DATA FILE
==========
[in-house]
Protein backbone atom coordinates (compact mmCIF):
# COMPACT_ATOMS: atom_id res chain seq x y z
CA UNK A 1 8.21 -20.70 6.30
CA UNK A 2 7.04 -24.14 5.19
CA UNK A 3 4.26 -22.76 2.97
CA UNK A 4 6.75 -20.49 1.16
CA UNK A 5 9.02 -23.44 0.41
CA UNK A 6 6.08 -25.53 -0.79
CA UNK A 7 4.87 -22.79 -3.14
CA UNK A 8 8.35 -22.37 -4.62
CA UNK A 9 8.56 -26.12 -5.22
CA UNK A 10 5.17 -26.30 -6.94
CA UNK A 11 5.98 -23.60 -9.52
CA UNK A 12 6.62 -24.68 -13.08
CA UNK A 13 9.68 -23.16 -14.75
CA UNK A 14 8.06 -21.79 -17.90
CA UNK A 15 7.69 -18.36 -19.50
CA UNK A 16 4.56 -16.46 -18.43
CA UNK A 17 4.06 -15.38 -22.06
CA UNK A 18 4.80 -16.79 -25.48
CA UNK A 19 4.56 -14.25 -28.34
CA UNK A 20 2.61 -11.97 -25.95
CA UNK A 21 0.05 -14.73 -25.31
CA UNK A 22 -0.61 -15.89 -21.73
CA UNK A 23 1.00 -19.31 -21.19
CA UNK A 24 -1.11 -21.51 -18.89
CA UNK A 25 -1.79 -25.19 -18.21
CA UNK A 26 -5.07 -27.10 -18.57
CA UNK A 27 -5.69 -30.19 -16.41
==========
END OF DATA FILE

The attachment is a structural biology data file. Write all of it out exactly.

[in-house]
Protein backbone atom coordinates (compact mmCIF):
# COMPACT_ATOMS: atom_id res chain seq x y z
CA UNK A 1 8.21 -20.70 6.30
CA UNK A 2 7.04 -24.14 5.19
CA UNK A 3 4.26 -22.76 2.97
CA UNK A 4 6.75 -20.49 1.16
CA UNK A 5 9.02 -23.44 0.41
CA UNK A 6 6.08 -25.53 -0.79
CA UNK A 7 4.87 -22.79 -3.14
CA UNK A 8 8.35 -22.37 -4.62
CA UNK A 9 8.56 -26.12 -5.22
CA UNK A 10 5.17 -26.30 -6.94
CA UNK A 11 5.98 -23.60 -9.52
CA UNK A 12 6.62 -24.68 -13.08
CA UNK A 13 9.68 -23.16 -14.75
CA UNK A 14 8.06 -21.79 -17.90
CA UNK A 15 7.69 -18.36 -19.50
CA UNK A 16 4.56 -16.46 -18.43
CA UNK A 17 4.06 -15.38 -22.06
CA UNK A 18 4.80 -16.79 -25.48
CA UNK A 19 4.56 -14.25 -28.34
CA UNK A 20 2.61 -11.97 -25.95
CA UNK A 21 0.05 -14.73 -25.31
CA UNK A 22 -0.61 -15.89 -21.73
CA UNK A 23 1.00 -19.31 -21.19
CA UNK A 24 -1.11 -21.51 -18.89
CA UNK A 25 -1.79 -25.19 -18.21
CA UNK A 26 -5.07 -27.10 -18.57
CA UNK A 27 -5.69 -30.19 -16.41